What is Managed Aquifer Recharge (MAR) and Near River Recharge (NRR)?
MAR is not a new concept and has been used extensively overseas. Managed aquifer recharge in our context refers to the intentional recharge (infiltration) of clean water to aquifers for environmental benefit. Near River Recharge is a form of MAR that occurs in the floodplain of a river. In this situation the benefits occur in the river system and connected aquifers.
Infiltration basins and races, which act like big leaky ponds, are filled with high-quality clean water which seeps down and recharges the groundwater.
Clean alpine water from the Rangitata River is delivered to the MAR/NRR sites via irrigation races and pipes. Any silts carried by the water settle in a forebay (silt trap) before the water is allowed to flow through to the main infiltration basin. From there, the clean water seeps down to recharge the groundwater system.
Benefits include the natural treatment of water to enhance quality and the replenishing of over-allocated aquifers.
Why do we need constructed wetlands / bioreactors as well?
Most nitrates take many decades to travel through Hekeao/Hinds aquifers. These nitrates will continue to emerge in lowland springs for generations to come. Constructed wetlands and bioreactors are proven methods to manage nitrates in spring water, while requiring a much smaller land footprint than traditional wetlands.
Why do we need to do this?
Water quality in some rivers, streams and waterways in our catchment is not acceptable, with nitrate levels that exceed the New Zealand drinking water maximum acceptable value. We will not meet Plan Change 2 to Canterbury’s Land and Water Regional Plan (LWRP) requirement to reduce on-farm nitrogen losses by up to 36% by 2035 without taking a proactive approach.
This situation is not unique to our catchment and is an unforeseen consequence of historic farming practice alongside other community use of the water resource. Nutrients from land use activities take a very long time (decades to centuries) to travel through the groundwater system. We need to clean up these legacy nutrients in the groundwater while also significantly reducing the nutrients leaching from current land use.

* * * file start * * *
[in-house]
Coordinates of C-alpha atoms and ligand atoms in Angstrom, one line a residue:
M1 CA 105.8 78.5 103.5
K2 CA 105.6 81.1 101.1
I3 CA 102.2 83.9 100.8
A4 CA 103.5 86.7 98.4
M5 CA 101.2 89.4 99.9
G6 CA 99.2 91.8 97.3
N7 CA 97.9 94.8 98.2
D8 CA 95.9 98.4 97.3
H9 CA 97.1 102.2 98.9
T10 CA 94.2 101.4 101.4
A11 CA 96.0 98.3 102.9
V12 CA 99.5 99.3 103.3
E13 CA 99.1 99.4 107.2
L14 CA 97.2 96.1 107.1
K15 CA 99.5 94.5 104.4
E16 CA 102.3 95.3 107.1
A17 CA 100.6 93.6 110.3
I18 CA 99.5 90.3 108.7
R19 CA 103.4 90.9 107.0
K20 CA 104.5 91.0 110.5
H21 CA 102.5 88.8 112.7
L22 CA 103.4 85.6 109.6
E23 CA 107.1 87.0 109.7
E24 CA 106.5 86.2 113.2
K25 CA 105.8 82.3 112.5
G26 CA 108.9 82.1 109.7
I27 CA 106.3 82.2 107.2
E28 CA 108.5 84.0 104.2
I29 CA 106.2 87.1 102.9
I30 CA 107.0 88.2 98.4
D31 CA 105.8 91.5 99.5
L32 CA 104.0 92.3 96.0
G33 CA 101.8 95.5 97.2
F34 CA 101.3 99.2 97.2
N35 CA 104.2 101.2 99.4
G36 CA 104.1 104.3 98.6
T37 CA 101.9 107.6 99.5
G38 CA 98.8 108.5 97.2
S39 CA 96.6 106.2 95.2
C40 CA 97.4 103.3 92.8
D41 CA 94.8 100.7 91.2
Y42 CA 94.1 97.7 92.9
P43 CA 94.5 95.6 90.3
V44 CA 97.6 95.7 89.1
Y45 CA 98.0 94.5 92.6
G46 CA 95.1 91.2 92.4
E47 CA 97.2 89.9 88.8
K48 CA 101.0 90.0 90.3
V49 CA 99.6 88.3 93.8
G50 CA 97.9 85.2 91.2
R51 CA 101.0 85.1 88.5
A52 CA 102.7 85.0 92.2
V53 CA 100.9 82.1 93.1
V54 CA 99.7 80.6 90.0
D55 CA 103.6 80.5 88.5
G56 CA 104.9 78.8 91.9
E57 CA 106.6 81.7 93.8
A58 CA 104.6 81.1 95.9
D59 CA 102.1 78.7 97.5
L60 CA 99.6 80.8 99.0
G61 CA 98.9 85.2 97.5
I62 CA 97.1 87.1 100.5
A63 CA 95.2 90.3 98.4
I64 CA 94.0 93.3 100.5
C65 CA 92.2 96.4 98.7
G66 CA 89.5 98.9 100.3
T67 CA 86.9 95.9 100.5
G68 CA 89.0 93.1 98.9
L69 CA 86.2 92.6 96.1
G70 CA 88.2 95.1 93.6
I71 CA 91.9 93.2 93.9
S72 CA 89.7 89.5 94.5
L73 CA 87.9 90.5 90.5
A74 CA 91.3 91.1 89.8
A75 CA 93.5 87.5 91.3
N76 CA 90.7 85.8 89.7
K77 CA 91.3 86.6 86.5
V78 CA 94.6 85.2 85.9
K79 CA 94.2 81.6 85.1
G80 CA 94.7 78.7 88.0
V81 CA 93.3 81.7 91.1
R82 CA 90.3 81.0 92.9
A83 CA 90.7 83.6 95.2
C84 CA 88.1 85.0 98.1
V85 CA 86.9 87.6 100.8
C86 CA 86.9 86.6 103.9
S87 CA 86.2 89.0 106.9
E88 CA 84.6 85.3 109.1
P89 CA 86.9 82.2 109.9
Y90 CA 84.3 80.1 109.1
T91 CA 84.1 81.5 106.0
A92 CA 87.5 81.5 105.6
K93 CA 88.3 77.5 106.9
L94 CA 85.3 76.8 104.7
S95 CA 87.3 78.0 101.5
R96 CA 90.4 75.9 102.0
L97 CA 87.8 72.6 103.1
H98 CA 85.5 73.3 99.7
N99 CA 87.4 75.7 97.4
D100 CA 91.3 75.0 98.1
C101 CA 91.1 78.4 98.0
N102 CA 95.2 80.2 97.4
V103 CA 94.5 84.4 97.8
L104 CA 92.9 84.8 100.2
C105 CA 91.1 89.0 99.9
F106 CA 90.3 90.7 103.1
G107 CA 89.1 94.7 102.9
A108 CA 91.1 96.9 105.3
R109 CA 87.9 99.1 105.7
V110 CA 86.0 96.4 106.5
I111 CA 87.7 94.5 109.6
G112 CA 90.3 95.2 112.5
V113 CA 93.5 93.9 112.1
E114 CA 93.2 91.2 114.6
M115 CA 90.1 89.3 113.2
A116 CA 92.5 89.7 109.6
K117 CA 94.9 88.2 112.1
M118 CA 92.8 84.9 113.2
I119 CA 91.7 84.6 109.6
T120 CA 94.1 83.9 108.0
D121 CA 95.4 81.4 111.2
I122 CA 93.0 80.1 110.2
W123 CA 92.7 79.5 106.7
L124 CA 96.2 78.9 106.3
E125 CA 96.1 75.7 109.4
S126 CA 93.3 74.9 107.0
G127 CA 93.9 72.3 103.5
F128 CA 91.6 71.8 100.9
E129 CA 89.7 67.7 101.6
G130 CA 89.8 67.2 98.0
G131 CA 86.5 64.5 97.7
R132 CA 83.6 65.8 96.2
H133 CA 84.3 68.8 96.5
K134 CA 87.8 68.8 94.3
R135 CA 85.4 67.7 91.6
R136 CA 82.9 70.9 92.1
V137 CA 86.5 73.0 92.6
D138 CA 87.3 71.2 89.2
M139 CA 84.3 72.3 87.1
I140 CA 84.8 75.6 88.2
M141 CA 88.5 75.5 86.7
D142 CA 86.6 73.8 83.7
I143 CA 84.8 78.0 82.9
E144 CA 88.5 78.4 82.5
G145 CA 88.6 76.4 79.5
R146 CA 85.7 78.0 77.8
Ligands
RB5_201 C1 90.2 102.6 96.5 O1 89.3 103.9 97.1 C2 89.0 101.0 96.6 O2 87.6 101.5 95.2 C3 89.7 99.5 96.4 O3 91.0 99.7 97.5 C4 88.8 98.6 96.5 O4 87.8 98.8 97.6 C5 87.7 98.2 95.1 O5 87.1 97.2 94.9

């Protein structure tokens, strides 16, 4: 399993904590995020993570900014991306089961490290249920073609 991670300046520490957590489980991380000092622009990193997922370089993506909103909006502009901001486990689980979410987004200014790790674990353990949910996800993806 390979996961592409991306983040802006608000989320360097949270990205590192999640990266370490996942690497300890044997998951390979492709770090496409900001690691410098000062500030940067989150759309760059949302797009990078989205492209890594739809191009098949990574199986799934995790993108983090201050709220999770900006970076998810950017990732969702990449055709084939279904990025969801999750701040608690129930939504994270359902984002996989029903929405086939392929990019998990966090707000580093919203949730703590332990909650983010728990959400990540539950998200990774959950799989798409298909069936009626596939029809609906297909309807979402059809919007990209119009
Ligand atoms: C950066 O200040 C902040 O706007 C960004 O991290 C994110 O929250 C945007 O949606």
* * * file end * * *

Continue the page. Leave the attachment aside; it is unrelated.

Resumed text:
The Freshwater National Policy statement and Plan Change 2 require a combination of reduced nutrient leaching from current land use, recycling of irrigation water nutrients, management of abstraction, and initiatives such as MAR to address legacy nutrients in groundwater.
We must act now. Leaving these issues for the next generation is not an option.
Where do the nitrates come from?
Although other industrial practices and leaky septic tanks negatively impact water quality, nitrates in Hekeao/Hinds waterways largely come from farming. Before we had our current knowledge about good farming practice the restrictions on farming were not as strenuous. Now we know more, our farming community is required to ensure good farm management practice, including reducing their nutrient/nitrate leaching by 36% by 2035.
Where does the water come from for MAR and NRR?
The project uses repurposed Rangitata River water from existing consents. It is important to note MAR and NRR do not use any additional water resource or consents but rely on existing consented water that is not used.
There is no unnatural mixing between waters, as recharge areas are designed to contain and recharge all supplied water. This water filters down through alluvium (loose clay, silt, sand, and gravel) before mixing with other groundwater.
Who oversees the Enhancement Projects?
The projects are governed by the Hekeao / Hinds Water Enhancement Trust (HHWET).
- Peter Lowe – Chair
- Alister Argyle
- Neil Brown
- Craig Fleming
- Vince Lobb
- Ian Mackenzie
- Rab McDowell
- Marcus Murdoch
- Fleur Tompsett
- Carolyn Cameron
- Evan Chisnall
Observer and Advisor
- Mark Webb
- Dr Brett Painter
Will the Enhancement Projects achieve the required change?
The projects have achieved positive results to date. You can find the technical detail here. The governance group is confident that the projects will make a difference. However, it is important to remember that these projects are not the only solution. We all have a role to play in improving the quality and quantity of water. Farmers are making significant changes to the way they farm to help bring about improvements. Each farm must have an independently audited Farm Environment Plan and farmers must farm to good management practice, including reducing their nutrient leaching by 36% by 2035.
What if we don’t get nitrate levels down?
If we don’t reduce nitrate levels to those required by Environment Canterbury, then more drastic measures will need to be taken.